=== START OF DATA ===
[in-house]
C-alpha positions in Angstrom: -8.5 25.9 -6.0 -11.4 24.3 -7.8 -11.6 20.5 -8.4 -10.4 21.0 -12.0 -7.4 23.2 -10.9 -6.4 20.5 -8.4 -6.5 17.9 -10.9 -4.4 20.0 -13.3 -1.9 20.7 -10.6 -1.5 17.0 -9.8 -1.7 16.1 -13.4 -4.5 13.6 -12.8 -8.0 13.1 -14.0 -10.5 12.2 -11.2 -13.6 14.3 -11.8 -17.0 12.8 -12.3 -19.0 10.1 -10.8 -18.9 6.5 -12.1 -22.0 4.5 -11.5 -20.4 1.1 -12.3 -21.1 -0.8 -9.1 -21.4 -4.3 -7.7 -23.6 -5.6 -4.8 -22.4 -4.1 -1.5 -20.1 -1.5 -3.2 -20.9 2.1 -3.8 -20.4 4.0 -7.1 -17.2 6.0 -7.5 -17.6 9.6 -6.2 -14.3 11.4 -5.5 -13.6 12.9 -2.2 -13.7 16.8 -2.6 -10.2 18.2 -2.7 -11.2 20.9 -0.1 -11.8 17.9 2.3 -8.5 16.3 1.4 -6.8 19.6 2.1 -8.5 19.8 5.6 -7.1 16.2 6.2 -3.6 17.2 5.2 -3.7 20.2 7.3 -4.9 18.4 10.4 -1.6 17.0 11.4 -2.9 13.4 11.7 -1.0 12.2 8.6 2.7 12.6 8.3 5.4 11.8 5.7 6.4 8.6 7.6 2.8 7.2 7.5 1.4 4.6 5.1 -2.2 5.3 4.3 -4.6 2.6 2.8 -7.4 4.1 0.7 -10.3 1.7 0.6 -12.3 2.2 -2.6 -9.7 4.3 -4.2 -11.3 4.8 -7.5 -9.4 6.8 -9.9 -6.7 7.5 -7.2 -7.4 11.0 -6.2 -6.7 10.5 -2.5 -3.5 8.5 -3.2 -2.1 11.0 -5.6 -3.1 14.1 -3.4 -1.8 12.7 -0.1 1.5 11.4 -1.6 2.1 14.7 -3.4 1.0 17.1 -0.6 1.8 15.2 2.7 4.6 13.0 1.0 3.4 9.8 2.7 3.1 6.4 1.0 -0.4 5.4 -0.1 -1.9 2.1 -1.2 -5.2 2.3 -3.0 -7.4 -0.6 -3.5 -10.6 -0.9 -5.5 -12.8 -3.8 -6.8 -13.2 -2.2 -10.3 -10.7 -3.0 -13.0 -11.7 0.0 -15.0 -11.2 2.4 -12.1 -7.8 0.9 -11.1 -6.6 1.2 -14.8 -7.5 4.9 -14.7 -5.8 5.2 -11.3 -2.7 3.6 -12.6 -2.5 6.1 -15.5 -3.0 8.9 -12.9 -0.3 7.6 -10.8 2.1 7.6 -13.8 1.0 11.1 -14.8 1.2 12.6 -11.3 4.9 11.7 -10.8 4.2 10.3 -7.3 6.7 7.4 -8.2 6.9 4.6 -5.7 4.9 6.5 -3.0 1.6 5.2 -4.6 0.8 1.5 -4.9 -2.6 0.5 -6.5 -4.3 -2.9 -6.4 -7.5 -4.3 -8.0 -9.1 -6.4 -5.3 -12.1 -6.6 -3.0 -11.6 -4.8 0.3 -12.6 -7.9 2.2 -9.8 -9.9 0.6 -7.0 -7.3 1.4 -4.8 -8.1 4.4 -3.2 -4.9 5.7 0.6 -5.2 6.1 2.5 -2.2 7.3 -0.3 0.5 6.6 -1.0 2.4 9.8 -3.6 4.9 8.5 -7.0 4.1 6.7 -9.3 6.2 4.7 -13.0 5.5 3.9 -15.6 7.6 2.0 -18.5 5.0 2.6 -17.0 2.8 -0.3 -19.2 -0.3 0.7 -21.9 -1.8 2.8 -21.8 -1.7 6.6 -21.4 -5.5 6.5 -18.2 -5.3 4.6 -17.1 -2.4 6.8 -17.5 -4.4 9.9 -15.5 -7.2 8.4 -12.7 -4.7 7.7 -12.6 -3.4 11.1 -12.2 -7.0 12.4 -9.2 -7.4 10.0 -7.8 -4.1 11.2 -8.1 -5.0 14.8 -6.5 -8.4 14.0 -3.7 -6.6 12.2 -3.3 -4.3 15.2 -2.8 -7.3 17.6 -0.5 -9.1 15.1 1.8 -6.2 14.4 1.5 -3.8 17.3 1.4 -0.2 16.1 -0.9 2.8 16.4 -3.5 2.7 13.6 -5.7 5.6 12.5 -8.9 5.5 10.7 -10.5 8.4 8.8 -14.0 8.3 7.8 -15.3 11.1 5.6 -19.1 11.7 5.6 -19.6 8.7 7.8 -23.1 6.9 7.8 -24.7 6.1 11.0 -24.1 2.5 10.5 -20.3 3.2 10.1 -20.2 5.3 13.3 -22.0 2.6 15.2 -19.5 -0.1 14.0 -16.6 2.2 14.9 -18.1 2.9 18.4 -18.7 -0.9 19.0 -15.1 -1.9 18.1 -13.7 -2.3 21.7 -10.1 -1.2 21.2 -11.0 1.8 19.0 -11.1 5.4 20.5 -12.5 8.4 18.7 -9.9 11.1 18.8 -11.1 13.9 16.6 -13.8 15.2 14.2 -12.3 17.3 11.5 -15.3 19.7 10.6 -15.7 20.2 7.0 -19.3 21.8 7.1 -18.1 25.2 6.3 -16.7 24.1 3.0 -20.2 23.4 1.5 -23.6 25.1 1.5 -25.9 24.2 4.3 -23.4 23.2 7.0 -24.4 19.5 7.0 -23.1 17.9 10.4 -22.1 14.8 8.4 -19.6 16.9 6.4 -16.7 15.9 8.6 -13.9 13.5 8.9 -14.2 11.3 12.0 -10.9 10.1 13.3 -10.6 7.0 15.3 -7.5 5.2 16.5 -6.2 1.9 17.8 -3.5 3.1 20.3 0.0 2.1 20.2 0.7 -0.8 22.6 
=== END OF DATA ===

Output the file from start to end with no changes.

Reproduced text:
[in-house]
C-alpha positions in Angstrom: -8.5 25.9 -6.0 -11.4 24.3 -7.8 -11.6 20.5 -8.4 -10.4 21.0 -12.0 -7.4 23.2 -10.9 -6.4 20.5 -8.4 -6.5 17.9 -10.9 -4.4 20.0 -13.3 -1.9 20.7 -10.6 -1.5 17.0 -9.8 -1.7 16.1 -13.4 -4.5 13.6 -12.8 -8.0 13.1 -14.0 -10.5 12.2 -11.2 -13.6 14.3 -11.8 -17.0 12.8 -12.3 -19.0 10.1 -10.8 -18.9 6.5 -12.1 -22.0 4.5 -11.5 -20.4 1.1 -12.3 -21.1 -0.8 -9.1 -21.4 -4.3 -7.7 -23.6 -5.6 -4.8 -22.4 -4.1 -1.5 -20.1 -1.5 -3.2 -20.9 2.1 -3.8 -20.4 4.0 -7.1 -17.2 6.0 -7.5 -17.6 9.6 -6.2 -14.3 11.4 -5.5 -13.6 12.9 -2.2 -13.7 16.8 -2.6 -10.2 18.2 -2.7 -11.2 20.9 -0.1 -11.8 17.9 2.3 -8.5 16.3 1.4 -6.8 19.6 2.1 -8.5 19.8 5.6 -7.1 16.2 6.2 -3.6 17.2 5.2 -3.7 20.2 7.3 -4.9 18.4 10.4 -1.6 17.0 11.4 -2.9 13.4 11.7 -1.0 12.2 8.6 2.7 12.6 8.3 5.4 11.8 5.7 6.4 8.6 7.6 2.8 7.2 7.5 1.4 4.6 5.1 -2.2 5.3 4.3 -4.6 2.6 2.8 -7.4 4.1 0.7 -10.3 1.7 0.6 -12.3 2.2 -2.6 -9.7 4.3 -4.2 -11.3 4.8 -7.5 -9.4 6.8 -9.9 -6.7 7.5 -7.2 -7.4 11.0 -6.2 -6.7 10.5 -2.5 -3.5 8.5 -3.2 -2.1 11.0 -5.6 -3.1 14.1 -3.4 -1.8 12.7 -0.1 1.5 11.4 -1.6 2.1 14.7 -3.4 1.0 17.1 -0.6 1.8 15.2 2.7 4.6 13.0 1.0 3.4 9.8 2.7 3.1 6.4 1.0 -0.4 5.4 -0.1 -1.9 2.1 -1.2 -5.2 2.3 -3.0 -7.4 -0.6 -3.5 -10.6 -0.9 -5.5 -12.8 -3.8 -6.8 -13.2 -2.2 -10.3 -10.7 -3.0 -13.0 -11.7 0.0 -15.0 -11.2 2.4 -12.1 -7.8 0.9 -11.1 -6.6 1.2 -14.8 -7.5 4.9 -14.7 -5.8 5.2 -11.3 -2.7 3.6 -12.6 -2.5 6.1 -15.5 -3.0 8.9 -12.9 -0.3 7.6 -10.8 2.1 7.6 -13.8 1.0 11.1 -14.8 1.2 12.6 -11.3 4.9 11.7 -10.8 4.2 10.3 -7.3 6.7 7.4 -8.2 6.9 4.6 -5.7 4.9 6.5 -3.0 1.6 5.2 -4.6 0.8 1.5 -4.9 -2.6 0.5 -6.5 -4.3 -2.9 -6.4 -7.5 -4.3 -8.0 -9.1 -6.4 -5.3 -12.1 -6.6 -3.0 -11.6 -4.8 0.3 -12.6 -7.9 2.2 -9.8 -9.9 0.6 -7.0 -7.3 1.4 -4.8 -8.1 4.4 -3.2 -4.9 5.7 0.6 -5.2 6.1 2.5 -2.2 7.3 -0.3 0.5 6.6 -1.0 2.4 9.8 -3.6 4.9 8.5 -7.0 4.1 6.7 -9.3 6.2 4.7 -13.0 5.5 3.9 -15.6 7.6 2.0 -18.5 5.0 2.6 -17.0 2.8 -0.3 -19.2 -0.3 0.7 -21.9 -1.8 2.8 -21.8 -1.7 6.6 -21.4 -5.5 6.5 -18.2 -5.3 4.6 -17.1 -2.4 6.8 -17.5 -4.4 9.9 -15.5 -7.2 8.4 -12.7 -4.7 7.7 -12.6 -3.4 11.1 -12.2 -7.0 12.4 -9.2 -7.4 10.0 -7.8 -4.1 11.2 -8.1 -5.0 14.8 -6.5 -8.4 14.0 -3.7 -6.6 12.2 -3.3 -4.3 15.2 -2.8 -7.3 17.6 -0.5 -9.1 15.1 1.8 -6.2 14.4 1.5 -3.8 17.3 1.4 -0.2 16.1 -0.9 2.8 16.4 -3.5 2.7 13.6 -5.7 5.6 12.5 -8.9 5.5 10.7 -10.5 8.4 8.8 -14.0 8.3 7.8 -15.3 11.1 5.6 -19.1 11.7 5.6 -19.6 8.7 7.8 -23.1 6.9 7.8 -24.7 6.1 11.0 -24.1 2.5 10.5 -20.3 3.2 10.1 -20.2 5.3 13.3 -22.0 2.6 15.2 -19.5 -0.1 14.0 -16.6 2.2 14.9 -18.1 2.9 18.4 -18.7 -0.9 19.0 -15.1 -1.9 18.1 -13.7 -2.3 21.7 -10.1 -1.2 21.2 -11.0 1.8 19.0 -11.1 5.4 20.5 -12.5 8.4 18.7 -9.9 11.1 18.8 -11.1 13.9 16.6 -13.8 15.2 14.2 -12.3 17.3 11.5 -15.3 19.7 10.6 -15.7 20.2 7.0 -19.3 21.8 7.1 -18.1 25.2 6.3 -16.7 24.1 3.0 -20.2 23.4 1.5 -23.6 25.1 1.5 -25.9 24.2 4.3 -23.4 23.2 7.0 -24.4 19.5 7.0 -23.1 17.9 10.4 -22.1 14.8 8.4 -19.6 16.9 6.4 -16.7 15.9 8.6 -13.9 13.5 8.9 -14.2 11.3 12.0 -10.9 10.1 13.3 -10.6 7.0 15.3 -7.5 5.2 16.5 -6.2 1.9 17.8 -3.5 3.1 20.3 0.0 2.1 20.2 0.7 -0.8 22.6 